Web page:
Over the course of almost three decades Deerhoof have carved themselves a reputation for doing things differently. Their magical, joyfully adventurous music veers from anti-fascist anthems and environmental protest songs to playful tunes about ducks and pandas, incorporating all the hues and tones of the musical palette and taking in elements of hip hop, classical music and traditional forms from around the world to create a blissful experimental avant-alt-rock-psych-pop-art-folk-jazz-noise-punk (I could go on but I might wear out the hyphen button on my keyboard) sound that radiates warmth like a hug for your ears.
What can a band with such well-established boundary-pushing DIY credentials do to continue confounding expectations? Well, perhaps the last thing we expected was for them to record an album in an actual studio with a producer for the first time, and that’s just what they’ve done for their 19th LP Miracle Level. Performed in singer/bassist Satomi Matsuzaki’s native Japanese, the record is described by producer Mike Birdavsky as “Deerhoof at their most sparse and vulnerable.”
We asked drummer Greg Saunier ten questions about the new LP, inspirations and fantasy collaborations.
1) What inspires you to make music?
I don’t think it’s inspiration first and then music-making second. The inspiration is the music itself. It comes to me whether I like it or not. Always has. Not that I’m complaining!
2) What is the best description of your music that you’ve read/heard in a review?
On a blog called The Night Mail, there was an essay about the power relationship inherent in pop songs, and how the “vocal-subject” can resist the power of instrumental forces. I’ve never seen anyone explain Satomi’s role in Deerhoof so well: She is the radically self-assertive Other, rejecting bourgeois values, refusing to fit in, and maintaining her right to be wholly unknowable.
3) This is the first album that you’ve written in Japanese, did this require you to change your approach to songwriting?
We don’t really have much of an approach to songwriting to begin with. No two songs ever get born through the same womb. But Satomi has often written the lyrics for our songs, after the music was already done, and this was like that too. I don’t think it was super different for her, since she is bilingual.
4) It’s also the first that’s been recorded entirely in a studio with a producer – how did this change the process of making the record and has the experience left you keen to work this way again?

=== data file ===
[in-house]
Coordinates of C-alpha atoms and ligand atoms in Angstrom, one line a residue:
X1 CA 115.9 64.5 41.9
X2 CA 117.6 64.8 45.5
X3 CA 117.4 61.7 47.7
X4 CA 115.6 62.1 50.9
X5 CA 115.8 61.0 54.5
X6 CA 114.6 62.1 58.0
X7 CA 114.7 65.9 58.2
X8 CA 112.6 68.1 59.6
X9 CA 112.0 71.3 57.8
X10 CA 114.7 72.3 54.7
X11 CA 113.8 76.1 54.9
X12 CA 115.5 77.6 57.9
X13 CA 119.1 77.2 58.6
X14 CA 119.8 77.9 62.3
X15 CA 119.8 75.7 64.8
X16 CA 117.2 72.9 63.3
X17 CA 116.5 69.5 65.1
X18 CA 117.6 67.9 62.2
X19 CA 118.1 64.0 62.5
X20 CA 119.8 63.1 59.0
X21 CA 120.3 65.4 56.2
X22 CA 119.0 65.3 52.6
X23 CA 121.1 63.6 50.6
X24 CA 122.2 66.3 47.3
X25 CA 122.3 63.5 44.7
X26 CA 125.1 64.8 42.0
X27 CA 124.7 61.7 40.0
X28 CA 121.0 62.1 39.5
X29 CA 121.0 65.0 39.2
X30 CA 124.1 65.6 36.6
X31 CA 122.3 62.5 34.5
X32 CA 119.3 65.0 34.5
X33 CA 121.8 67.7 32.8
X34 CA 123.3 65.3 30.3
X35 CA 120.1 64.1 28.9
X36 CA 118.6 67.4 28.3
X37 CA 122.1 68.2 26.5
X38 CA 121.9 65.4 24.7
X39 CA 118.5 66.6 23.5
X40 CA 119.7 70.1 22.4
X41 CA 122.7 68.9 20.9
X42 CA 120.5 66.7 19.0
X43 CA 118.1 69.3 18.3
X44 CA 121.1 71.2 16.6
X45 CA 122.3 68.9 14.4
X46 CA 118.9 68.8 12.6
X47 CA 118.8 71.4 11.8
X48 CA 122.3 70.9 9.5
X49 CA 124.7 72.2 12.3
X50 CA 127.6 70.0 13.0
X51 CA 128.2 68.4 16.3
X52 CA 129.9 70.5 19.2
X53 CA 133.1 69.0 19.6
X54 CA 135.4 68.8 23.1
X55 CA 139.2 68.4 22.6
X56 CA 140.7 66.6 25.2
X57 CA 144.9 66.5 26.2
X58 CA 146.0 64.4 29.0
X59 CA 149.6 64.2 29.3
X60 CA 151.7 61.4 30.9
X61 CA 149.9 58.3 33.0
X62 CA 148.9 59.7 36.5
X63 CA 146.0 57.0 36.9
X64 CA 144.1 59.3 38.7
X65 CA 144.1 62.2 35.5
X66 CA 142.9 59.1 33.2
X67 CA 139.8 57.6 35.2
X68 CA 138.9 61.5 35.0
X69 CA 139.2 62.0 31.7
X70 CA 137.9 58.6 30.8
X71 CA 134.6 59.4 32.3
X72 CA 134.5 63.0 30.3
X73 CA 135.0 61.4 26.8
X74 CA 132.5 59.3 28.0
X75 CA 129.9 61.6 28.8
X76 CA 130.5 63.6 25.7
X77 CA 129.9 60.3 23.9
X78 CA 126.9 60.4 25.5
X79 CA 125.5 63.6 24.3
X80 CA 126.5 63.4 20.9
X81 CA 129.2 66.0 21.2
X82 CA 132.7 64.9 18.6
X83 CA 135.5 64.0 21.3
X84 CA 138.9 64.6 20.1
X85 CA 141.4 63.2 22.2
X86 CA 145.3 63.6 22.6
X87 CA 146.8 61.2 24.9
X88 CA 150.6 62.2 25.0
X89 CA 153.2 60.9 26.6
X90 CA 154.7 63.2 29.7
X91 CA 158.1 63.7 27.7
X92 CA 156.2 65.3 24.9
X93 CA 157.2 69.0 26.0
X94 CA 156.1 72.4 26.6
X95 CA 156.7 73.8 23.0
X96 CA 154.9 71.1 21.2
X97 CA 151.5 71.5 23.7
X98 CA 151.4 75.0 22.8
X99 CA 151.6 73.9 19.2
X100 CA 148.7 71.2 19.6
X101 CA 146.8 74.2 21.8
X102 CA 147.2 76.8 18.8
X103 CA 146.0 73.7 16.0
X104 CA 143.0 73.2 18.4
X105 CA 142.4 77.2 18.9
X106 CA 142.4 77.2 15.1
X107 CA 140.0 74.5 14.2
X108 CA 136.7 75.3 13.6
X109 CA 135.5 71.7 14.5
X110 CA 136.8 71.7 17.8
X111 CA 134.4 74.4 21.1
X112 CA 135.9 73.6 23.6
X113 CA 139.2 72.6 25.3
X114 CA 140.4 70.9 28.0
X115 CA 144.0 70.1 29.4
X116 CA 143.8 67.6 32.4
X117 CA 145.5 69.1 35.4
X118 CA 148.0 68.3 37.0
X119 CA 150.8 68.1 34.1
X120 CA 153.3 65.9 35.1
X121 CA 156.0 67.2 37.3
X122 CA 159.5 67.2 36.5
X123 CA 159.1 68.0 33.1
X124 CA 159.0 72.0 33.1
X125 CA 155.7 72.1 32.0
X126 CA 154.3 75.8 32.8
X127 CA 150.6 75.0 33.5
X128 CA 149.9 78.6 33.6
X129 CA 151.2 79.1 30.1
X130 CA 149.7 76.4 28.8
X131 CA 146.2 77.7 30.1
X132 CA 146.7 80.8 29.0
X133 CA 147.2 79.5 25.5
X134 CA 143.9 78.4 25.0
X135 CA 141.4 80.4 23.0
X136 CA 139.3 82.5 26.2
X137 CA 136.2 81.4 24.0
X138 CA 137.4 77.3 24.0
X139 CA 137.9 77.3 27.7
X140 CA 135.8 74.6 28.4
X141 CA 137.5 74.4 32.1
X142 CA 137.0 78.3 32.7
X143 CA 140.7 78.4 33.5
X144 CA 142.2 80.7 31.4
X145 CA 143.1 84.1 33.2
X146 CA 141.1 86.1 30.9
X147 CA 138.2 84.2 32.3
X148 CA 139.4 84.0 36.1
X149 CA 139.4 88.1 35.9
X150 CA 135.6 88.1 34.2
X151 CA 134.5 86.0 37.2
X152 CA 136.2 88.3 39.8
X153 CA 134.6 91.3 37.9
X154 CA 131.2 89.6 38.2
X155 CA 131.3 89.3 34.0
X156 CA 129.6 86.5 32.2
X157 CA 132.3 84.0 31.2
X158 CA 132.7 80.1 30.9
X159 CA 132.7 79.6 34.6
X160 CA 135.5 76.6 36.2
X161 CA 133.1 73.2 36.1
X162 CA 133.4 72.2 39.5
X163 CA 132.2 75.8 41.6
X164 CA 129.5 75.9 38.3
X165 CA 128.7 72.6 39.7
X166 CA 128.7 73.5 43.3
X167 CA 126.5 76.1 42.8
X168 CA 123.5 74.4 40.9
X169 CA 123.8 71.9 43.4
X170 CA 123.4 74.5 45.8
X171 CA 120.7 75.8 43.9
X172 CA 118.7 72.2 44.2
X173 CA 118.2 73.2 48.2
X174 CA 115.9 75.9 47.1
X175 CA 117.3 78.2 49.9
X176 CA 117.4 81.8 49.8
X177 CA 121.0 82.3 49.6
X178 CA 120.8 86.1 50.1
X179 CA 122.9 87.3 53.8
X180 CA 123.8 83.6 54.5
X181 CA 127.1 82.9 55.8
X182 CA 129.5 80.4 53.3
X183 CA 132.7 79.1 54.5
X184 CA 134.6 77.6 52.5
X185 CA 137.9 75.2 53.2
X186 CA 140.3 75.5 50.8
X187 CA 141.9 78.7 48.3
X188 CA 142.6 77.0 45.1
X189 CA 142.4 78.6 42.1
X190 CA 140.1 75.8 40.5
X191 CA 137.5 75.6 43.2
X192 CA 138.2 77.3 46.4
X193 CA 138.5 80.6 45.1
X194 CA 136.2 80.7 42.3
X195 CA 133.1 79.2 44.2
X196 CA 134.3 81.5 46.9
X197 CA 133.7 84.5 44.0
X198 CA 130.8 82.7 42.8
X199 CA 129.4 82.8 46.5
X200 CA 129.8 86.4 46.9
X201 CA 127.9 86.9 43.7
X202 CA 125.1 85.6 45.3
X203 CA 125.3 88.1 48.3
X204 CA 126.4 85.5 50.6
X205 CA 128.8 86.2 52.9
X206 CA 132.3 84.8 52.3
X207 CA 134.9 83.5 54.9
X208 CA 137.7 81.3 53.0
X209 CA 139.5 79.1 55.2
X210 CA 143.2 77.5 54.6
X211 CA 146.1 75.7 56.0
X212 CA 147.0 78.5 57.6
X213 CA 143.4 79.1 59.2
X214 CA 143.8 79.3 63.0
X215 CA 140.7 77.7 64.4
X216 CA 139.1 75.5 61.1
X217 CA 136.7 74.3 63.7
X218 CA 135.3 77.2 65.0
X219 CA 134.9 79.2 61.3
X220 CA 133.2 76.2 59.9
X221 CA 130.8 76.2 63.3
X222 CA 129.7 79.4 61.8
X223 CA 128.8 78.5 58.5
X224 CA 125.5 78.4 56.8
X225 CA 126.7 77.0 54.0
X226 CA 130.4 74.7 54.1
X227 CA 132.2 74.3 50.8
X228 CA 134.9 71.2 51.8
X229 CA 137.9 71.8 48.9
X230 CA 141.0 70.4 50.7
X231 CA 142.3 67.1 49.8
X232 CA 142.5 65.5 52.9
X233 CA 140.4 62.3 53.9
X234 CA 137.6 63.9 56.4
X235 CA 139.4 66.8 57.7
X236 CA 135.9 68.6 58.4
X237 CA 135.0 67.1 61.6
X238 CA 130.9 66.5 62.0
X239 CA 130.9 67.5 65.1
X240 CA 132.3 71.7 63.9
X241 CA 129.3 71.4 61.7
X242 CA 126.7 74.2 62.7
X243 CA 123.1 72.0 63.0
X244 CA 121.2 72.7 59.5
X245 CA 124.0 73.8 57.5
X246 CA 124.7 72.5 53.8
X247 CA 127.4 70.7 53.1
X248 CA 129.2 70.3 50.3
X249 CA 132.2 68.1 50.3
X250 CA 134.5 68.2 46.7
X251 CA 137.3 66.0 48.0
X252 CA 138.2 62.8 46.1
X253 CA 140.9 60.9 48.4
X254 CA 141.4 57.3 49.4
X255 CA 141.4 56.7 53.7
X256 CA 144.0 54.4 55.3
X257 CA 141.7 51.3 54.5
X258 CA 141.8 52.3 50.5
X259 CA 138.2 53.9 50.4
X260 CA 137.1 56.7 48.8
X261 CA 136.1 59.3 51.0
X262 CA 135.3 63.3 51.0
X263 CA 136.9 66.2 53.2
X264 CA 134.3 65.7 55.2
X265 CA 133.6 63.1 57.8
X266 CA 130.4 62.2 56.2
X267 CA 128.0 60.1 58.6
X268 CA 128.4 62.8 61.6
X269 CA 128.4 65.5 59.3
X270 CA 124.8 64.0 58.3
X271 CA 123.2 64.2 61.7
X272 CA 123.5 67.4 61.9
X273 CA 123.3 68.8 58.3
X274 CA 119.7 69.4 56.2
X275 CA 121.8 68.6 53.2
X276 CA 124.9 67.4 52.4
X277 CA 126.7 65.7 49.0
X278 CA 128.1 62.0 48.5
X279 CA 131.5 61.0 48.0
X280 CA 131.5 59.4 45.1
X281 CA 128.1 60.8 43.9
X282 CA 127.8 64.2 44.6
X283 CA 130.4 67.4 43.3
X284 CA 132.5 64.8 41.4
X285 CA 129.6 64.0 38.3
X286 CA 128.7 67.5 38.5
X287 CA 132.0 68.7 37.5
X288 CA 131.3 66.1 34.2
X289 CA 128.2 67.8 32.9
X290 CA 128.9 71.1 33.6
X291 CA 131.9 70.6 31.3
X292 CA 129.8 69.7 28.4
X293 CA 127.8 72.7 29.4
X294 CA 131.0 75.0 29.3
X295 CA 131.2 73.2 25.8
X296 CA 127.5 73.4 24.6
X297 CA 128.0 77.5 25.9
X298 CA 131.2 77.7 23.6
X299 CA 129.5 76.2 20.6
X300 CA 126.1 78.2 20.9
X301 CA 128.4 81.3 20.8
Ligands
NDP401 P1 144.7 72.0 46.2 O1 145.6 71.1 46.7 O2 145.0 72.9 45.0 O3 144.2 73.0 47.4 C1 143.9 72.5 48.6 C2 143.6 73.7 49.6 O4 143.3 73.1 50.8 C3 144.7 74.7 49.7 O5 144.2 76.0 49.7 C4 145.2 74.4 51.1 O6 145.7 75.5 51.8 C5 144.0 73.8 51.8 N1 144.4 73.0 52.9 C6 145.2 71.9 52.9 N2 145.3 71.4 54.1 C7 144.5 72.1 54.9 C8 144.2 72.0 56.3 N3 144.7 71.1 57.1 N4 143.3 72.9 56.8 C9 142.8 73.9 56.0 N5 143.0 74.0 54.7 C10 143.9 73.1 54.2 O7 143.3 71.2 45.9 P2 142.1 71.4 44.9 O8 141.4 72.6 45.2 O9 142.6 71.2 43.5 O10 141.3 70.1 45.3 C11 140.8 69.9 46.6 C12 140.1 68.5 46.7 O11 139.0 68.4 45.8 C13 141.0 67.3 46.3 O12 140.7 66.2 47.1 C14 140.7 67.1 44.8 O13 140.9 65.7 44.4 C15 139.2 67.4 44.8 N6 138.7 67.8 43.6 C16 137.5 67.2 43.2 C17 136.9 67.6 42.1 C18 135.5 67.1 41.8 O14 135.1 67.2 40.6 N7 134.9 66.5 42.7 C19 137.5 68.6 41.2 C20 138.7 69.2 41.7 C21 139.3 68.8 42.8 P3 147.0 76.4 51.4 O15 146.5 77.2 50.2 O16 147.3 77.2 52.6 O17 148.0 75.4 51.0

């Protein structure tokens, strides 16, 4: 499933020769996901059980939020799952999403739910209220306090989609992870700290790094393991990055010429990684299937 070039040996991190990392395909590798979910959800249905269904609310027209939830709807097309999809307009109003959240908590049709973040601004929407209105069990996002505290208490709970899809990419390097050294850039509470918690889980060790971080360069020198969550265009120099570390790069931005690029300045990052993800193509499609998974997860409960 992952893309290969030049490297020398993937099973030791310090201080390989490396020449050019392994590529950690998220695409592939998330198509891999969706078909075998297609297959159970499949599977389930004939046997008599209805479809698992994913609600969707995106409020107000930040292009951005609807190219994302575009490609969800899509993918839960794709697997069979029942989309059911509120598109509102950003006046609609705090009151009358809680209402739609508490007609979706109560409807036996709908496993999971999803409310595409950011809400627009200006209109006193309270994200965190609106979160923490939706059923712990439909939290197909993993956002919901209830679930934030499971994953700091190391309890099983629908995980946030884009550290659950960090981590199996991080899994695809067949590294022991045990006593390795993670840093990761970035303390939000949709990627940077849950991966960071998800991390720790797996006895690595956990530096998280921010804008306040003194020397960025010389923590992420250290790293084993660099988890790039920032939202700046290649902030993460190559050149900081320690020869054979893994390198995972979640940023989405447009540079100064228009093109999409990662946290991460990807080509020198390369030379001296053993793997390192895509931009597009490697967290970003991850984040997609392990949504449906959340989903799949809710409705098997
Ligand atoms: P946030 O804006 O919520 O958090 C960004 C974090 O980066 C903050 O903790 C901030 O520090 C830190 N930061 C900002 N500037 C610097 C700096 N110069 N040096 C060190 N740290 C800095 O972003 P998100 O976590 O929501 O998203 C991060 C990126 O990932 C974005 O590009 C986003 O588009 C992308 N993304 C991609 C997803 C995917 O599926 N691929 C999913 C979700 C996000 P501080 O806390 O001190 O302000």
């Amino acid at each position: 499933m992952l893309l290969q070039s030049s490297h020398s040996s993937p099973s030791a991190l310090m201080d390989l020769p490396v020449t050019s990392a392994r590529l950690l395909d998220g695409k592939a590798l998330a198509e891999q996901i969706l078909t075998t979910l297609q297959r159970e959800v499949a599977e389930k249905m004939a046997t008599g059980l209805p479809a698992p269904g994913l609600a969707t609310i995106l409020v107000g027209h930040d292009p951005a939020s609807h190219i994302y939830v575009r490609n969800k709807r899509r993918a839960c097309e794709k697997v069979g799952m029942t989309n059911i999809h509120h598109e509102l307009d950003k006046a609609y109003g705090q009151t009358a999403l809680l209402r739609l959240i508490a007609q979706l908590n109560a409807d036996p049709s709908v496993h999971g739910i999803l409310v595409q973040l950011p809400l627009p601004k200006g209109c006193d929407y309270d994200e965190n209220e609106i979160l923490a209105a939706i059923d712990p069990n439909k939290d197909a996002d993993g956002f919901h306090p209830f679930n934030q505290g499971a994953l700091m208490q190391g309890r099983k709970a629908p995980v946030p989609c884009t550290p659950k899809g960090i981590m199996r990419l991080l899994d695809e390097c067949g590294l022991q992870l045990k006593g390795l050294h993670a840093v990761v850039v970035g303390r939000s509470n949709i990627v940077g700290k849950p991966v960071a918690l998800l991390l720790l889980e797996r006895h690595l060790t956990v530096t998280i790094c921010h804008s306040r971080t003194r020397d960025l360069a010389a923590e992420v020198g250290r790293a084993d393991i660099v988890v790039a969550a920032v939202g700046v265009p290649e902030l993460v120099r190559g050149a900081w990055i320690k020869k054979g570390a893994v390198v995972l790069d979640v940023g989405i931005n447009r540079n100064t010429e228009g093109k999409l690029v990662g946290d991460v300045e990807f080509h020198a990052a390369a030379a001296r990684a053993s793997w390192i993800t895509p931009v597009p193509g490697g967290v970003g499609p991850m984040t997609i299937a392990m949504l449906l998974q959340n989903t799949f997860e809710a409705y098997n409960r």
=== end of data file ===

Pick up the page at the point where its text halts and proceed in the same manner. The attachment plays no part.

Usually we record very fast and then have to spend months getting things right in post-production. This time we only had two weeks at the studio, from setting up instruments to walking out with a finished record. So we took months getting the songs written just the way we liked them, and rehearsed them over and over until we could play them just so. Very normal way to record a record, but it was the exact opposite of what we were used to.
5) Is there a venue or city that you’d especially love to play, and why?
Probably Kinshasa. We were in a group in 2011 with Congolese bandmates, and ever since then I’ve wished I could see them again, visit their home, and play music for their friends and music community.
6) What is the strangest thing that’s ever happened to you at a gig?
Going to a place Deerhoof has never been before, and the audience is jammed and they sing along with our songs! It is completely bananas. Nothing like hearing your own private ideas that came to you in a daydream being sung back to you at full volume by a room full of former strangers.
7) If you could change one thing about the music industry, what would it be and why?
I would dismantle the music industry.
8) If you could collaborate with any artist, past or present, who would it be and what would you work on together?
I’d like to collaborate with Satomi, Ed and John. Who are in my band. But who live too far away from me. I miss them!
9) Who is your favourite new band/artist that we should be checking out and what do you like about them?
Lately I’ve been checking out Accademia dell’Annunciata & Riccardo Doni. Their new record Durante: Concerti per archi is really good! Lots going on in the continuo section. All those harpsichords and theorbos sound like Keith and Ronnie.
10) If you could give any aspiring musicians one piece of advice, what would it be?
There is no such thing as an aspiring musician! We’re all musicians from the moment we come out of the womb singing. My advice would be to not take the business sector’s definition of music too seriously. Humans and other animals have been making music for aeons. The thing where music got defined as recorded content that goes through record labels and streaming services and record review websites — this conception of music is barely a blip.
Miracle-Level is out now via Joyful Noise Recordings – order now on Bandcamp
Find out more on Deerhoof’s official website
Interview by Paul Maps
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